A Trump administration rule that abortion providers say will limit access to their services won’t take effect immediately in Maine, after all.

The rule has been challenged in courts across the country, and federal judges have disagreed about whether it should take effect while those legal battles are pending.

U.S. District Judge Lance Walker ruled Wednesday that the government could implement the rule while a legal challenge by Maine Family Planning and the national Center for Reproductive Rights plays out in court. That decision was a blow to the organization that provides 500 abortions a year in Maine.

But later the same day, the full slate of judges in a federal appeals court on the West Coast agreed to reconsider a similar lawsuit. Their decision reinstated a nationwide injunction, so the rule will not take effect anywhere for now.

George Hill, the president and CEO of Maine Family Planning, described the back-to-back decisions as a “roller coaster.”

“This was extremely good news for us to receive, however many hours after Judge Walker’s decision,” Hill said Thursday.

Federal Title X funds pay for birth control, STD tests and cancer screening for low-income people. The new rule from the U.S. Department of Health and Human Services bans family planning clinics that receive Title X funds from making abortion referrals – what critics are calling a “gag rule.”

Those clinics would also be barred from providing abortion services in the same buildings where they provide the health services paid for by the Title X funds, a requirement that would increase costs for many providers.

Maine Family Planning has said that expense would force it to stop offering abortion services at all but one of its family planning clinics in the state. Under that scenario, Mainers would have only three publicly accessible locations for abortion care across the state – the flagship Maine Family Planning Clinic in Augusta, the Mabel Wadsworth Center in Bangor and the Planned Parenthood location in Portland.

The organization receives $2 million annually in Title X funding. The agency operates 18 clinics and also shared those federal funds with 29 other health centers across Maine.

Abortion is a legal medical procedure, but federal laws generally prohibit the use of taxpayer funds to pay for abortions except in the case of rape, incest or to save the life of the woman.

Maine Family Planning was one of several organizations across the country to file lawsuits challenging the new rule.

Some federal judges in other states blocked the rule and issued nationwide injunctions, which meant the rule could not take effect anywhere. But a three-judge panel of the 9th U.S. Circuit Court of Appeals in San Francisco overruled them in June.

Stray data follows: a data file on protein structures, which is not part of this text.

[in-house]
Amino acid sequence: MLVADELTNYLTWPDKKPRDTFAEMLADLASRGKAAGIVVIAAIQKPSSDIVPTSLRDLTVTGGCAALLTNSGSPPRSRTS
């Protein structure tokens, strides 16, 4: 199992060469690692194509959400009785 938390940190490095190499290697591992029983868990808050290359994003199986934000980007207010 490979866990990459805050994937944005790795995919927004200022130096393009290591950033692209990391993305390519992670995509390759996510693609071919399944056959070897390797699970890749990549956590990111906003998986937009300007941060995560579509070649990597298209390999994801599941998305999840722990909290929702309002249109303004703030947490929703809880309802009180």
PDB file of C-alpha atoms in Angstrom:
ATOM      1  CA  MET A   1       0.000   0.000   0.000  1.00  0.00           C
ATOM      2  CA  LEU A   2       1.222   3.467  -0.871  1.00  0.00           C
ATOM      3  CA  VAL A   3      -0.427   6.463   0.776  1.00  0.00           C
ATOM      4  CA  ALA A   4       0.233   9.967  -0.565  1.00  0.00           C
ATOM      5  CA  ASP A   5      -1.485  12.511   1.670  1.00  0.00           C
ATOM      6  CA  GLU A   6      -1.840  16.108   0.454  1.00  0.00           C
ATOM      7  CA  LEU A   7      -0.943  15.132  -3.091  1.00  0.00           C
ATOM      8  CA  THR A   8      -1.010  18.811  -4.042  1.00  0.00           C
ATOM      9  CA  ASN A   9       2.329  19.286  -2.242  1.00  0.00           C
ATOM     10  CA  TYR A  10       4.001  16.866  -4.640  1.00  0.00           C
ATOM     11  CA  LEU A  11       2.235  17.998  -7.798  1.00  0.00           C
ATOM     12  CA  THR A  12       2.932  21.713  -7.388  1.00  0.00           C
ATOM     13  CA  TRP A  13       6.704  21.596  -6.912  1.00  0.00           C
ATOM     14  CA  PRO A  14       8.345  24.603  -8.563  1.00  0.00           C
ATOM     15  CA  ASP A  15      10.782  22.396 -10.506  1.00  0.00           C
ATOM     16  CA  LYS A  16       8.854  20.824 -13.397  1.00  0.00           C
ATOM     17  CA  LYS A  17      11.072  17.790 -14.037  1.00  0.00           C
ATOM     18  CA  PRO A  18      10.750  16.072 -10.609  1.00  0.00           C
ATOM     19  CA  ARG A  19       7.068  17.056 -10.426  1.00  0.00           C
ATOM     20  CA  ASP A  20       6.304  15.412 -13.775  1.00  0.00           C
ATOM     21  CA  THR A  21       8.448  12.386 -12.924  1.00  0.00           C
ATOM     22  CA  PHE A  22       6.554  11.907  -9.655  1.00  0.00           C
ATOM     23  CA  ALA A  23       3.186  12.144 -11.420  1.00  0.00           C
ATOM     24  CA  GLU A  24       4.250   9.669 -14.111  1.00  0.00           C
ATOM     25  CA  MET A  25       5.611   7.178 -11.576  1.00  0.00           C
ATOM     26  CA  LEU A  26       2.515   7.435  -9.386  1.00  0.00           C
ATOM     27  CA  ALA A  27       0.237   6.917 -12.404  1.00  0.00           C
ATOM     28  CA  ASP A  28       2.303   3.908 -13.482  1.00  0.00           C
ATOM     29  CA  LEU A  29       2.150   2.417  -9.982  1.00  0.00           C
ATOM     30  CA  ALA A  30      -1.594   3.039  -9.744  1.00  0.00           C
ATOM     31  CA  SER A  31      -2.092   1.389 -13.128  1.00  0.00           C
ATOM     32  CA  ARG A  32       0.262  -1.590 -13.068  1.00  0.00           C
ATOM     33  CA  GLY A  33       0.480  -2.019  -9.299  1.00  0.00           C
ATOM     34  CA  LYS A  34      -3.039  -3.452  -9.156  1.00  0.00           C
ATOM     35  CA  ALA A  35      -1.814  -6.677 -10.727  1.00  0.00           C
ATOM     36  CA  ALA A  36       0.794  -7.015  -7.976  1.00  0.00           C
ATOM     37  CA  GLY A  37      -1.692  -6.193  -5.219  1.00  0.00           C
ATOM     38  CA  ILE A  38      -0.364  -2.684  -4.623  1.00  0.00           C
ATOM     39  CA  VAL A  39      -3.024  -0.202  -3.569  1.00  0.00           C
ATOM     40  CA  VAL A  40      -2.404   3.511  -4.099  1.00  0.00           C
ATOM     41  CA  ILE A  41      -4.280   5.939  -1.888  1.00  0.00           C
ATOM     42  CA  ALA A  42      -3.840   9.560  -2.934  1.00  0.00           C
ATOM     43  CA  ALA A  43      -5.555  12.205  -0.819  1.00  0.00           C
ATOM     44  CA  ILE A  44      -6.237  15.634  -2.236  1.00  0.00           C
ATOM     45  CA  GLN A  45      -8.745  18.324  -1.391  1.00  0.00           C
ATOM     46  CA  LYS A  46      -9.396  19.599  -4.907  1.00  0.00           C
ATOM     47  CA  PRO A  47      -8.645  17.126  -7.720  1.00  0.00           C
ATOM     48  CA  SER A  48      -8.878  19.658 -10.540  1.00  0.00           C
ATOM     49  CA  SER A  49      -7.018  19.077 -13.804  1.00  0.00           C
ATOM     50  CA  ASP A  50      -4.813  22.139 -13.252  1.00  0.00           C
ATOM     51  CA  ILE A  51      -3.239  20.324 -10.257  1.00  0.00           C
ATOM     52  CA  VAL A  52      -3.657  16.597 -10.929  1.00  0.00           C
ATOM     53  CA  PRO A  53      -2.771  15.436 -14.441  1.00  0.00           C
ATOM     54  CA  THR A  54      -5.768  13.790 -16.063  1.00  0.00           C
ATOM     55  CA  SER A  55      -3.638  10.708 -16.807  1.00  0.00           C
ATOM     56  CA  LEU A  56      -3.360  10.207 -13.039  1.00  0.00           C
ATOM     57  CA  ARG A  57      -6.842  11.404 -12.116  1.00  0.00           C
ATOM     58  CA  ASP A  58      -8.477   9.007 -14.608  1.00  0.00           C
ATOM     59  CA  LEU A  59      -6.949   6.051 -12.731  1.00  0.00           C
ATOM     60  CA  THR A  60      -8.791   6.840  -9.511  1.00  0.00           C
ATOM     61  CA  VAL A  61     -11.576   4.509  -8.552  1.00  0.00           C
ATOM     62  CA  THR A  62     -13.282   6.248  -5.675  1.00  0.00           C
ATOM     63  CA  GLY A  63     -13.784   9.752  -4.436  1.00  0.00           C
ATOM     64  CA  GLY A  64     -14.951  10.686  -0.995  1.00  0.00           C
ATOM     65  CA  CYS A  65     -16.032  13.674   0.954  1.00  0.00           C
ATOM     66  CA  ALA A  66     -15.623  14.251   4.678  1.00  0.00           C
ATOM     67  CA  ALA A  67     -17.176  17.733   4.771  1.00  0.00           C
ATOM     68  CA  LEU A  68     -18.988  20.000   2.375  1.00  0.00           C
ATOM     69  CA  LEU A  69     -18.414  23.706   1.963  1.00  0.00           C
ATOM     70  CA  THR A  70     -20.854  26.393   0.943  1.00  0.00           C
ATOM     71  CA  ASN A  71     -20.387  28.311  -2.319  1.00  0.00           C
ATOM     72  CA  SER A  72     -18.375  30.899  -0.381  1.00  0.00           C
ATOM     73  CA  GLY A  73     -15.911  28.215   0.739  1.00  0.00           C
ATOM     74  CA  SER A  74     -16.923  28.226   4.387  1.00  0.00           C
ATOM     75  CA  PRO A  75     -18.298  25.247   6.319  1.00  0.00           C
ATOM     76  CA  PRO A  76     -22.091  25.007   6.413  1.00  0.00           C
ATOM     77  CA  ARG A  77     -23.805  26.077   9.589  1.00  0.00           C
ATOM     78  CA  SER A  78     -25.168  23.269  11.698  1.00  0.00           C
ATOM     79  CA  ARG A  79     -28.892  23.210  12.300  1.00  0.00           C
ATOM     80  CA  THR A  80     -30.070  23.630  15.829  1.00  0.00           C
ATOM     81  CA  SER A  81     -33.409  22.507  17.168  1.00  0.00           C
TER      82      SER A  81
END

On Wednesday, however, the full court agreed to rehear the case “en banc,” which means all of the judges in that court will participate. That decision allows the nationwide injunction to stand again, which also takes precedence over Walker’s ruling from the lower court on the same day.

Hill said the effect of Walker’s decision in Maine would not have immediately been dramatic. While the new rule was legally in effect, it was not yet being enforced, likely because of the uncertainty of the legal battles.

Maine Family Planning and the Center for Reproductive Rights still plan to appeal Walker’s ruling to the 1st U.S. Circuit Court of Appeals, which sits in Boston. They will also continue to argue the merits of the rule in Walker’s court in Portland.

In his written decision, Walker said he was not convinced that the harms alleged by Maine Family Planning were so immediate that he needed to block the rule right away.

“Since the start of this now almost 50-year-old culture war, much has changed,” he wrote. “Abortion services in this day and age are more readily available than they have ever been, due to advances in technology, telecommunications, and medicine. Given these advances, well-illustrated on the record now before me, it appears that reconfiguring the model for delivery of abortion services has never been easier and that the path forward likely is not as convoluted and insurmountable as plaintiffs insist.”

Hill said he hopes the case will proceed in a way that changes Walker’s mind.

“If he had those reservations about our argument, then we wish that he had expressed them during the hearing and given us an opportunity to actually demonstrate the level of harm that would be inflicted if this rule is implemented, but we’ll have the opportunity down the road when it comes time to argue the case,” Hill said.

The federal government has previously declined to answer questions about the lawsuit in Maine.

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